The Comfort of Cover.

A depiction of a 15th-century bed. Public Domain.

Blankets, sheets. Most people have trouble sleeping without them. I have a love/hate thing for them outside of the winter months, when I can’t pile enough of them on.

[…] Blankets are common, but not universal, to humans during sleep, at least in the modern day. But historically, the effort involved in weaving large sheets put blankets at much too high a price point for most to afford. From the linen bedsheets of Egypt around 3500 B.C. to wool sheets during the Roman empire straight through to cotton in medieval Europe, bed coverings were for the wealthy.

By the Early Modern period in Europe, which followed the Middle Ages, production had increased enough so that more middle-class people could afford bedding, though not easily. “The bed, throughout Western Europe at this time, was the most expensive item in the house,” says Roger Ekirch, a historian at Virginia Tech who has written extensively about sleep. “It was the first major item that a newly married couple, if they had the wherewithal, would invest in.” The bed and bedding could make up about a third of the total value of an entire household’s possessions, which explains why bedsheets frequently showed up in wills.

In place of blankets and sheets, other sources of heat were common at night, usually from multiple people sharing a bed, or often livestock.

You can read all about this fascinating need shared by most people, and the reasons why, at Atlas Obscura.


  1. rq says

    *raises hand*
    Blanket person, right here. I like my down comforter right through the dog days of summer, with very few exceptions. I’m pretty sure I’d be okay sleeping with a sheep in the dead of winter, though. A nice, clean, unshorn sheep (I have a special love of wool, too).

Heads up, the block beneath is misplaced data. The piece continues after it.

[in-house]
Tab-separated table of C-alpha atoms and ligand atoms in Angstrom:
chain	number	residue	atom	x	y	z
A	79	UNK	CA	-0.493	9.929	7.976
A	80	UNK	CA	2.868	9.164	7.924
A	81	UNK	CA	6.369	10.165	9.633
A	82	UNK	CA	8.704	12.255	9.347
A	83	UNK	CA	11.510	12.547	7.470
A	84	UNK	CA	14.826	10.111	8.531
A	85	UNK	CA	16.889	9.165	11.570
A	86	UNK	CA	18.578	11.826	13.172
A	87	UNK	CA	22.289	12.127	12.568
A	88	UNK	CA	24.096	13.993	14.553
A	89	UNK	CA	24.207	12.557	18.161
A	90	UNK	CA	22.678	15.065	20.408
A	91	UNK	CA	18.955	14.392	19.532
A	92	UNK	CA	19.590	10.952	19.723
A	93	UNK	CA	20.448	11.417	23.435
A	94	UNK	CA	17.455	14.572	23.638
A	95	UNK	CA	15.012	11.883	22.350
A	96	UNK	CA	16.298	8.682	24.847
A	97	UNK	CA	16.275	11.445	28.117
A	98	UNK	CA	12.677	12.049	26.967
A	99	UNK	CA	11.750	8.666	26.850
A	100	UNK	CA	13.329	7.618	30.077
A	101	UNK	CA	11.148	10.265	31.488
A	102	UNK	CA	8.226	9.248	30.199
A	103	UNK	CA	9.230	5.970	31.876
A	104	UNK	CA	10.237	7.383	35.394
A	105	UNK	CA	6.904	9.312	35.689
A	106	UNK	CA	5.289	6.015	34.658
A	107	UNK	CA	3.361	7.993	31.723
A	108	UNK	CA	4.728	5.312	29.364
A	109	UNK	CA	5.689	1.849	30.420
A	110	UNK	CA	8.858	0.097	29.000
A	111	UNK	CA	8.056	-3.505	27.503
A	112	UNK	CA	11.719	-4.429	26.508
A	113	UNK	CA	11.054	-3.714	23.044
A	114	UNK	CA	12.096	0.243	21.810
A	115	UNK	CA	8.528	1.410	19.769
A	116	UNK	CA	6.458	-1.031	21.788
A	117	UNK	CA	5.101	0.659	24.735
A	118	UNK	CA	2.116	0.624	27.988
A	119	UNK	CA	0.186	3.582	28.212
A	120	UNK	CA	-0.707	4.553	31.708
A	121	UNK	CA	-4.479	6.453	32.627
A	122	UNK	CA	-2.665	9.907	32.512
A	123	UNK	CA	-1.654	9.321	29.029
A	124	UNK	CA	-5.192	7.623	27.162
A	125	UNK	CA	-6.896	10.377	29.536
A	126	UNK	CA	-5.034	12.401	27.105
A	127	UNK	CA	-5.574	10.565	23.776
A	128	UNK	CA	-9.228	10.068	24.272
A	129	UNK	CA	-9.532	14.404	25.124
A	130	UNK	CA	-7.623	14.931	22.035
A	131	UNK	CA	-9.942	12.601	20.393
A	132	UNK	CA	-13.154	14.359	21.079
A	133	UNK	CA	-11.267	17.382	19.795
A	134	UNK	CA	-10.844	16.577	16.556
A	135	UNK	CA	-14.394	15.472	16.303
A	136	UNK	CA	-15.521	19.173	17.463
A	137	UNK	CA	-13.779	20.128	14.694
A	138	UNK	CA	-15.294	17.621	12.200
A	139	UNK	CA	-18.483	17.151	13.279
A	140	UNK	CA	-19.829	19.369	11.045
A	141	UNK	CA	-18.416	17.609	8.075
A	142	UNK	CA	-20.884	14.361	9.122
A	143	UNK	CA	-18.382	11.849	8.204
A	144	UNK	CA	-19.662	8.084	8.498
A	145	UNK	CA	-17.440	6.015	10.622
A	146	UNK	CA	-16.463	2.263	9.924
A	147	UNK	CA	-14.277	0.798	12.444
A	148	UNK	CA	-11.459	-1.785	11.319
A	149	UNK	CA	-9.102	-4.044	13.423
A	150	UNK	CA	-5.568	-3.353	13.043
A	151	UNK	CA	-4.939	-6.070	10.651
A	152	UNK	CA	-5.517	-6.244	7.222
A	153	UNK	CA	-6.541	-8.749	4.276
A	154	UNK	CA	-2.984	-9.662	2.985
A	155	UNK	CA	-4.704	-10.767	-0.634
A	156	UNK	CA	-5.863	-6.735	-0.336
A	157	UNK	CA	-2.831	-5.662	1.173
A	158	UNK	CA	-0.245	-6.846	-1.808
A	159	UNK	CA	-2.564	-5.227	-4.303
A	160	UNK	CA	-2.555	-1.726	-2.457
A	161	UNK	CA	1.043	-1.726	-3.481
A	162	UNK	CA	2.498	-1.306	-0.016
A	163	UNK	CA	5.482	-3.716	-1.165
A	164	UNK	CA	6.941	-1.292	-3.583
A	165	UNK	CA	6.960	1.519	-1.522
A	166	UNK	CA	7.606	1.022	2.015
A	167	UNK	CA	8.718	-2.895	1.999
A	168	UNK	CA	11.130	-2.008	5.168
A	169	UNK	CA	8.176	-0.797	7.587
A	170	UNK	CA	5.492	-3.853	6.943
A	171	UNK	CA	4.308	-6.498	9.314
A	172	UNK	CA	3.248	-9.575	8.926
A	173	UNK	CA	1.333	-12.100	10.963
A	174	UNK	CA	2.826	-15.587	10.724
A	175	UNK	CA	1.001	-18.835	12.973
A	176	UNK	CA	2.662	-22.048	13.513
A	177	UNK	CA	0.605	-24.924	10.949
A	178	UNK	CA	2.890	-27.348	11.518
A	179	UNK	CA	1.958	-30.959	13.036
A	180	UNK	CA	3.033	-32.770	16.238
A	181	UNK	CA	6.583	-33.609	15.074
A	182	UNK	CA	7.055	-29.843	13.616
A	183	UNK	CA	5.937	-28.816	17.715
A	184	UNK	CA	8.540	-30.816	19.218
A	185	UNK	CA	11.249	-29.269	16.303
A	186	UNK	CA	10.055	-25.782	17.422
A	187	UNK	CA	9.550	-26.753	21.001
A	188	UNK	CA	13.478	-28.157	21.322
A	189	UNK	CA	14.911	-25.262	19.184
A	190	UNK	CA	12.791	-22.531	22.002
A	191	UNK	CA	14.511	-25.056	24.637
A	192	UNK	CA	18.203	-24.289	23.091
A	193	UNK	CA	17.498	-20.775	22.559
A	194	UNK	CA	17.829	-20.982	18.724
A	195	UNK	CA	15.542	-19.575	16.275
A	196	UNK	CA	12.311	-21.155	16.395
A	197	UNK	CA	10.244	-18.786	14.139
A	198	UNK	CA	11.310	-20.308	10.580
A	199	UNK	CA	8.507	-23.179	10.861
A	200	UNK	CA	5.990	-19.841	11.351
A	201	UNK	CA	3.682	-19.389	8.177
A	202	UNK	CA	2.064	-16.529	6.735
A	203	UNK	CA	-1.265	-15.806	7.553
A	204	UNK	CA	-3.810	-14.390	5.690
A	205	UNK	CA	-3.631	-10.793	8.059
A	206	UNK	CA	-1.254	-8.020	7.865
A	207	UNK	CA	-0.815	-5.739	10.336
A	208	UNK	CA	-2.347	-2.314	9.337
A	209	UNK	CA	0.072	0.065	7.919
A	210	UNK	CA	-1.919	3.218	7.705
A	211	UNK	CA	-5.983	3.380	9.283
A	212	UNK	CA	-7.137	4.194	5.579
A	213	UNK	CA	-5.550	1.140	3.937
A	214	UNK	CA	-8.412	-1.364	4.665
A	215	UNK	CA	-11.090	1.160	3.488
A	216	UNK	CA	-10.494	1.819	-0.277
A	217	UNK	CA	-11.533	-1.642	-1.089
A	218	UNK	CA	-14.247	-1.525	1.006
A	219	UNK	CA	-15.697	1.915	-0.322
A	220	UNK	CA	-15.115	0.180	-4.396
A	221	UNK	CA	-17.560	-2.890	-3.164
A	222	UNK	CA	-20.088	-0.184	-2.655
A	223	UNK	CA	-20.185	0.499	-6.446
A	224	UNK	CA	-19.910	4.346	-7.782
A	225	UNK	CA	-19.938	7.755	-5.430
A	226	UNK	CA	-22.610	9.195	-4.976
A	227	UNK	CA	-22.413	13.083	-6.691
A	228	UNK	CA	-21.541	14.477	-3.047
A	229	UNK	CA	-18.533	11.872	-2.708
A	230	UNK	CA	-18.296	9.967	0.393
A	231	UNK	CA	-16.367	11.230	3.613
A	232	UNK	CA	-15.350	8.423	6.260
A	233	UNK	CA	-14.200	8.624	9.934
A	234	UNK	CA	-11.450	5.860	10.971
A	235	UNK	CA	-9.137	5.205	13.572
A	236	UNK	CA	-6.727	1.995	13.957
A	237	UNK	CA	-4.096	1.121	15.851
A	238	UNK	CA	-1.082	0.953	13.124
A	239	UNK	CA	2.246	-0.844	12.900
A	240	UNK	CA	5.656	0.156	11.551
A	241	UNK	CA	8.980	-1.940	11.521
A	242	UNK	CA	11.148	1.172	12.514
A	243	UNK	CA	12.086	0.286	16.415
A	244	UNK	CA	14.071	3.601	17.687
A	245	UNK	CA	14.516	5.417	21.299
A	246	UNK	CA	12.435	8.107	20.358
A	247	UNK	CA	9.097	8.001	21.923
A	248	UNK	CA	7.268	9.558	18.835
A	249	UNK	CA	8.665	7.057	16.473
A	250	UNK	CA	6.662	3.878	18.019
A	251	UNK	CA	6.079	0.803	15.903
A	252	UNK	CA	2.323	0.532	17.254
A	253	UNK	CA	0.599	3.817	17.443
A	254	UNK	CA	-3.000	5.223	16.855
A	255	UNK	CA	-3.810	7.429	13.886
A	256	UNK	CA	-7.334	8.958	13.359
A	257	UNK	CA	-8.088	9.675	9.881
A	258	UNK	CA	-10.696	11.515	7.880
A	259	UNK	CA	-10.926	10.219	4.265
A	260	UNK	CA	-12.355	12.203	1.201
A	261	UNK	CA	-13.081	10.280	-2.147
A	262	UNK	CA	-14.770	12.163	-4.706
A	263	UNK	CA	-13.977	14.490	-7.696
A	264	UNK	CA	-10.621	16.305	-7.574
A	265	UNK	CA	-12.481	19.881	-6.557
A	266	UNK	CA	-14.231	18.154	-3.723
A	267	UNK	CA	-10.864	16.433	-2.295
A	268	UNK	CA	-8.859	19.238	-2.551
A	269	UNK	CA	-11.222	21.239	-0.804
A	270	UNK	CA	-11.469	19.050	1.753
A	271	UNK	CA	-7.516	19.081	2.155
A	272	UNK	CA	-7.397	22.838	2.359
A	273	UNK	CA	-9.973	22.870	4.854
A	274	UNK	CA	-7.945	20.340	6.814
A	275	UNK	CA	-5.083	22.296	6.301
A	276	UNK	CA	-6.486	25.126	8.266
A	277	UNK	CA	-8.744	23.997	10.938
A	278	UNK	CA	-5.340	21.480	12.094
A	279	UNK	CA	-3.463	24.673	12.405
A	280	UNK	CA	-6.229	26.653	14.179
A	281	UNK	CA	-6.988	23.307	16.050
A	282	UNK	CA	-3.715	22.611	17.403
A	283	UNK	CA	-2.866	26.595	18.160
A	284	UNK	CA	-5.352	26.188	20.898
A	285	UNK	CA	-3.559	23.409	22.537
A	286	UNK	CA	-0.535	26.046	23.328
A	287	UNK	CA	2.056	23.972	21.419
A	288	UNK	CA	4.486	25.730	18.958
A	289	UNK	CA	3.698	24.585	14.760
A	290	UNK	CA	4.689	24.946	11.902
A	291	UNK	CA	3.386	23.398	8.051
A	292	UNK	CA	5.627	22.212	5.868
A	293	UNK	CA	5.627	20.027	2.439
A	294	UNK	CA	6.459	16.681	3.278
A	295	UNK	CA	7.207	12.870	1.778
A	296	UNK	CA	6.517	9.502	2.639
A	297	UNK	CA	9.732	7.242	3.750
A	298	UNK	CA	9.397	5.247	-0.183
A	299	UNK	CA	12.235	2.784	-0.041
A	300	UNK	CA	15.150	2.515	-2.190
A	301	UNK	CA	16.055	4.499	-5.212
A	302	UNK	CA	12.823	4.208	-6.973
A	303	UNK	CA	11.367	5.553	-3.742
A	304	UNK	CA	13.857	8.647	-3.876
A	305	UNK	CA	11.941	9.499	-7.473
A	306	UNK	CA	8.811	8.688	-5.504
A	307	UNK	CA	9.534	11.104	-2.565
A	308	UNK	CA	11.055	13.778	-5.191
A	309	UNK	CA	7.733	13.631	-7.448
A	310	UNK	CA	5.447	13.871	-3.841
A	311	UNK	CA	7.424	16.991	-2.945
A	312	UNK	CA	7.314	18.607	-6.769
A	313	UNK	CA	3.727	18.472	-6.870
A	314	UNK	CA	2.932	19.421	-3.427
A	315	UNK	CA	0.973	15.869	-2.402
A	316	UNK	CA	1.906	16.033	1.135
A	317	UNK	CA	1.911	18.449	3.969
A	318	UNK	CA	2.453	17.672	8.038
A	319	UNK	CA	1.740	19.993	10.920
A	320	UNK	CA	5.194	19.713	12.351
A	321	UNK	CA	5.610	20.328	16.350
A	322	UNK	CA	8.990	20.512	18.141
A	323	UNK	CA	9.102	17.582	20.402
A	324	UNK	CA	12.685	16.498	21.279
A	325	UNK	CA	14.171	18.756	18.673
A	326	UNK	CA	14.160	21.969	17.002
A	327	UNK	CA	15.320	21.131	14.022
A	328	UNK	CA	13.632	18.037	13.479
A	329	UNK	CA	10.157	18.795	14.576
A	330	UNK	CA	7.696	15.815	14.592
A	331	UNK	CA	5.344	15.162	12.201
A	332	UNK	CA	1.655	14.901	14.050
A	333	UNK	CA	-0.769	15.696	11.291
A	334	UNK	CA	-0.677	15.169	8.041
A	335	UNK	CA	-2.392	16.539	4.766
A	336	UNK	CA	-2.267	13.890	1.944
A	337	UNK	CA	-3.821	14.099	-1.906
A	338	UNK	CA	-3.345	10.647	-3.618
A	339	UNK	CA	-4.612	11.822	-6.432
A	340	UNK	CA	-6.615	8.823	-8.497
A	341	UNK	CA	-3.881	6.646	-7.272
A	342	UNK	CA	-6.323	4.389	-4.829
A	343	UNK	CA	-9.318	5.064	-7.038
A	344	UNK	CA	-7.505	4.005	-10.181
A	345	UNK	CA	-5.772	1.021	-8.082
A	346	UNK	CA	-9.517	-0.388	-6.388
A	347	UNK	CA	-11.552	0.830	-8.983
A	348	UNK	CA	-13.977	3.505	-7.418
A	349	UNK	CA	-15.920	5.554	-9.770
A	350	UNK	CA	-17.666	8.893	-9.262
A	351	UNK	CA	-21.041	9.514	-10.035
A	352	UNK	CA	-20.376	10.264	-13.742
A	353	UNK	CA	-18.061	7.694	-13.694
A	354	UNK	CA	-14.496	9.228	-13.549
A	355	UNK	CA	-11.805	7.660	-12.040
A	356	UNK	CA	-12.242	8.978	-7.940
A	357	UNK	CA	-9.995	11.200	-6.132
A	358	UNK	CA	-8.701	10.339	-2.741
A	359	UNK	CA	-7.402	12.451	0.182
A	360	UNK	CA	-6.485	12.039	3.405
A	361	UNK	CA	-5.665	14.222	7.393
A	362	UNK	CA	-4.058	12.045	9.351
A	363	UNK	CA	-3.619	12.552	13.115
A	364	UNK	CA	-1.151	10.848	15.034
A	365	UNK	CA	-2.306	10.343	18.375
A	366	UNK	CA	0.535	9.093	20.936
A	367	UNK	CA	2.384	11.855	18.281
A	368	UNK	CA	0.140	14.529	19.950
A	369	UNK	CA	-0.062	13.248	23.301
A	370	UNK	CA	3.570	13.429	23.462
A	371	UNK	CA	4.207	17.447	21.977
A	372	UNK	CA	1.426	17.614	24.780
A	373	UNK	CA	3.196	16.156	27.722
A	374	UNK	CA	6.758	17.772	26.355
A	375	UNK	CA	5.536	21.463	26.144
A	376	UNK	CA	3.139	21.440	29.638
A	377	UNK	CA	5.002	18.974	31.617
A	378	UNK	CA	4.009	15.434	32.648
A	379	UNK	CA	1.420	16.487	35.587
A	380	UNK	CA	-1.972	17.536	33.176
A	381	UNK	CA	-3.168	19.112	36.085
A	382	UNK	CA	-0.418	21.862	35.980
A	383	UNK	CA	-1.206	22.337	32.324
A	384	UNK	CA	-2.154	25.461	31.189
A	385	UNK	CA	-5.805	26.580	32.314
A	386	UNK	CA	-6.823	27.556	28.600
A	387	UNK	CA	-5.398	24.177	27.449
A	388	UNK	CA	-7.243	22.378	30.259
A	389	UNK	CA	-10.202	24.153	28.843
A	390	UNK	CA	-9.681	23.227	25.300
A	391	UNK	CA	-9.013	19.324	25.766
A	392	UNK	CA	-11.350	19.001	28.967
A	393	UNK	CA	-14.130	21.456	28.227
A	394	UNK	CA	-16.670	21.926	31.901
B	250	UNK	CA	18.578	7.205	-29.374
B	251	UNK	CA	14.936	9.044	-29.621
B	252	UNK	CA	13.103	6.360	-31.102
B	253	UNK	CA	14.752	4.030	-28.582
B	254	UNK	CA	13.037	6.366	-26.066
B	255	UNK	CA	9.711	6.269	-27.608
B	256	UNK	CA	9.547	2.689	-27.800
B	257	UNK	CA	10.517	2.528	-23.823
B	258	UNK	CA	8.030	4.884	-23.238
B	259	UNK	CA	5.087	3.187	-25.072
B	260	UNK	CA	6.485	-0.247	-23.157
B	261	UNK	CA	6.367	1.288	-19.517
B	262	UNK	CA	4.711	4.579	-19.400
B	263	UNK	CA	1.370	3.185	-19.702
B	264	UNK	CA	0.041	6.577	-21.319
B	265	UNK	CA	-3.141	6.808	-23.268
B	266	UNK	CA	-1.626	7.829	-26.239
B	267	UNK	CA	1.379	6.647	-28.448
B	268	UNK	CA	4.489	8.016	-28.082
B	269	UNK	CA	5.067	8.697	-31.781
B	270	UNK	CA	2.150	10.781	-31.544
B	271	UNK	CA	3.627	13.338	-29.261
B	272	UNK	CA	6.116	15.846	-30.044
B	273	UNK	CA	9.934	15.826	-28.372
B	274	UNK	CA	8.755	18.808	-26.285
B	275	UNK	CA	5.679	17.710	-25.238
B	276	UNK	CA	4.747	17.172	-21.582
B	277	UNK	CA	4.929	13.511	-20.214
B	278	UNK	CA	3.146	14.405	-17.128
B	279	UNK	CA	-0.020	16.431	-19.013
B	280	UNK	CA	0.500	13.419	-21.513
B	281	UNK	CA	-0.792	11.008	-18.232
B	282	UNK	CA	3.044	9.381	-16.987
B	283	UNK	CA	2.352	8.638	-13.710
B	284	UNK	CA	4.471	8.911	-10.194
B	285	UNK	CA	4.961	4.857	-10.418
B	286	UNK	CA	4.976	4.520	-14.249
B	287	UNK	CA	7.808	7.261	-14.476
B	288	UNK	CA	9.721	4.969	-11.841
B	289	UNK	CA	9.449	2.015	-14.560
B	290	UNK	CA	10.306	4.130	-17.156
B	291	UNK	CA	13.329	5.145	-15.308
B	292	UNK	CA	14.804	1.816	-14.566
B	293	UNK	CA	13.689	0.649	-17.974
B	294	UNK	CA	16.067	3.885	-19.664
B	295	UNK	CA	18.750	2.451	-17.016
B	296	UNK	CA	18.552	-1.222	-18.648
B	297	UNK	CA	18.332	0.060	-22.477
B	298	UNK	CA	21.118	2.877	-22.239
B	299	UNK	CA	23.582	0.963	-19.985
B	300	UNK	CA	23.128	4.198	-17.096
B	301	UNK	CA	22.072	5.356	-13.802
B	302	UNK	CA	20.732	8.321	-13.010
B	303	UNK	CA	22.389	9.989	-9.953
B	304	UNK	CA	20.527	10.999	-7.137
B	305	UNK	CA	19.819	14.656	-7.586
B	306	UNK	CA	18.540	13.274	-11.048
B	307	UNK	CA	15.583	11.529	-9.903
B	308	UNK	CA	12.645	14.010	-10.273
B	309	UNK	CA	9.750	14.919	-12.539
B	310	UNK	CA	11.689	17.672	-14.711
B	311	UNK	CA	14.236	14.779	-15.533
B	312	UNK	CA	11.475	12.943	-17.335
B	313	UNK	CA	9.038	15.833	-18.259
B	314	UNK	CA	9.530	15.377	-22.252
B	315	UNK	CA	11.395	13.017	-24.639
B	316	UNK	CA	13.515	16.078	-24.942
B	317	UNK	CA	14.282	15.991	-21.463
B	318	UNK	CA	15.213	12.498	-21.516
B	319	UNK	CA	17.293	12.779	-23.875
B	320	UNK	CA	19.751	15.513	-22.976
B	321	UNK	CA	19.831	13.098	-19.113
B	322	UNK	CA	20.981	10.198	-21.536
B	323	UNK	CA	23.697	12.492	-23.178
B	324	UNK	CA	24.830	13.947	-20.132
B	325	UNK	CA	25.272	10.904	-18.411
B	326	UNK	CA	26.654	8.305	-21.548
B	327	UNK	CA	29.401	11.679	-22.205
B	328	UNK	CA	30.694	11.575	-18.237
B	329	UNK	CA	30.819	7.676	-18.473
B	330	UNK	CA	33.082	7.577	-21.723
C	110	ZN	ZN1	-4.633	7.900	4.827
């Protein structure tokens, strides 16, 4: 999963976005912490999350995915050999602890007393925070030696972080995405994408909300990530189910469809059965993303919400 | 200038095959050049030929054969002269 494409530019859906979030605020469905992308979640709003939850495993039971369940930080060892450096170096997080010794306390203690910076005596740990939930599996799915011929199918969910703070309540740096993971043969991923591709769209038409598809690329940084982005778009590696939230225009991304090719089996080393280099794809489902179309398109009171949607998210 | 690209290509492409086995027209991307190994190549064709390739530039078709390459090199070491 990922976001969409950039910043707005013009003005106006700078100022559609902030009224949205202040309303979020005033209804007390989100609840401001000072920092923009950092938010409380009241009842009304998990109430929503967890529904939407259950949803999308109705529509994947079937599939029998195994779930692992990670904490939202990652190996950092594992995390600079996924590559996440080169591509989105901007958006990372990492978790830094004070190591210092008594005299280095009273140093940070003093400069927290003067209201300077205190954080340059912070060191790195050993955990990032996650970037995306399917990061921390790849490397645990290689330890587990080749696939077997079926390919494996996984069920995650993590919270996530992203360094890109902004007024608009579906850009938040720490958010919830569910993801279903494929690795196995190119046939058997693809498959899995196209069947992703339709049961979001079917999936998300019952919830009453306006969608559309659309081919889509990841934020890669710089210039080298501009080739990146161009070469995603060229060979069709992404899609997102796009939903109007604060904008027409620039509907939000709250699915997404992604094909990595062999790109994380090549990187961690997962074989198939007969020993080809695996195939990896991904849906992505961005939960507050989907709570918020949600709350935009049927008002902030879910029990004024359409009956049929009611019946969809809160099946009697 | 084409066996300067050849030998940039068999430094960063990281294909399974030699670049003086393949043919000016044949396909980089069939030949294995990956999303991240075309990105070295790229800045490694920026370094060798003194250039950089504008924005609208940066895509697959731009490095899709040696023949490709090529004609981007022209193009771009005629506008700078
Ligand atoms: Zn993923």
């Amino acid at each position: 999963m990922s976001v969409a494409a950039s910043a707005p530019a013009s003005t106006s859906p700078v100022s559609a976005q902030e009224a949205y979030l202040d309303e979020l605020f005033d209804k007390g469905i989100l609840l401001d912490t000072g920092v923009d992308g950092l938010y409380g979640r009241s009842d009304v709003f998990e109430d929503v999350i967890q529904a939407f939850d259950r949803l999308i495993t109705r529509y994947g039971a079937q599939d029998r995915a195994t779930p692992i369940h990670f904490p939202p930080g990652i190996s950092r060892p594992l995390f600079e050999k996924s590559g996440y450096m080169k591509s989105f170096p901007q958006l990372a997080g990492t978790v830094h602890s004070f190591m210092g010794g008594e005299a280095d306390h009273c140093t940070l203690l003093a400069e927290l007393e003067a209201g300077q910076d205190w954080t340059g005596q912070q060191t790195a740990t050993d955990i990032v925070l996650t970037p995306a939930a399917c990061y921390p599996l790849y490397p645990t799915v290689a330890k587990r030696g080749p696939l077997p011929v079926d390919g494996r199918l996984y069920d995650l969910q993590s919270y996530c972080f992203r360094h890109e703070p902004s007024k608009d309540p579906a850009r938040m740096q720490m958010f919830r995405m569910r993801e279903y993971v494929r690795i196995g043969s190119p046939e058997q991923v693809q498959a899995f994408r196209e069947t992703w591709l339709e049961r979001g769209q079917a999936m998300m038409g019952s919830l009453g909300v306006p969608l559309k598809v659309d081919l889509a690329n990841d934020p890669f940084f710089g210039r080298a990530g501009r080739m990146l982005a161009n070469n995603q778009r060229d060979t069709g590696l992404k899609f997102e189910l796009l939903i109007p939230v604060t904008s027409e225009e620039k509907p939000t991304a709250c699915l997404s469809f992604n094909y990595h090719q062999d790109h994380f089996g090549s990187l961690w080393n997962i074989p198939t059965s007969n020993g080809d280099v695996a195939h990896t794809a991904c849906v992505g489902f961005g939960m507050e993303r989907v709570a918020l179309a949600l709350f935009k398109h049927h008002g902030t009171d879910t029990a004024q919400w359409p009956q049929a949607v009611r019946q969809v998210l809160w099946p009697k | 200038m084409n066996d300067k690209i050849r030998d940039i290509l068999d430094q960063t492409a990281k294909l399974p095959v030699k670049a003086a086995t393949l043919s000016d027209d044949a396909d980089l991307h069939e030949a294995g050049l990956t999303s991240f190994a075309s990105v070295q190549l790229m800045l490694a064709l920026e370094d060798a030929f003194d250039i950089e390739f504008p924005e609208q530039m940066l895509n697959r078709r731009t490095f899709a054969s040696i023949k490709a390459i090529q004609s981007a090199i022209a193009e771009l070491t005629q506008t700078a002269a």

2. says

    Yeah, it wasn’t uncommon in Medieval times for people to have an indoor stable which housed their livestock, it ups the warmth factor tremendously. I could do that no problem, especially in winter. I’m always blanketless around 3 am, having tossed them off, then have to sorta wake up to get them back over me.

  3. rq says

    In university I discovered (or at least made the connection) that I sleep poorly under synthetics, but as long as it’s wool, even a relatively thin blanket will do for huddling under. It warms differently, though some might say it’s just my imagination, but I can also taste aspartame and other synthetic sugars in pretty much anything, so I prefer to believe that I’m magical like that. I do prefer that down comforter, though -- Husband insisted the new synthetic material comforter would be a lot better (apparently it ‘breathes’ and ‘wicks away sweat’) but I couldn’t do it. It makes my knees tingle and I can’t suck enough warmth out of it, so down for me it is.

  4. says

    I only like weight in winter. I’m a down person, too, and failing that, many layers of cotton. Wool is good, if it isn’t on my skin, too scritchy for me, but the smell is good, and warming. It’s not your imagination, wool does warm differently. Anyone in serious cold weather knows that. Or should know that, anyway.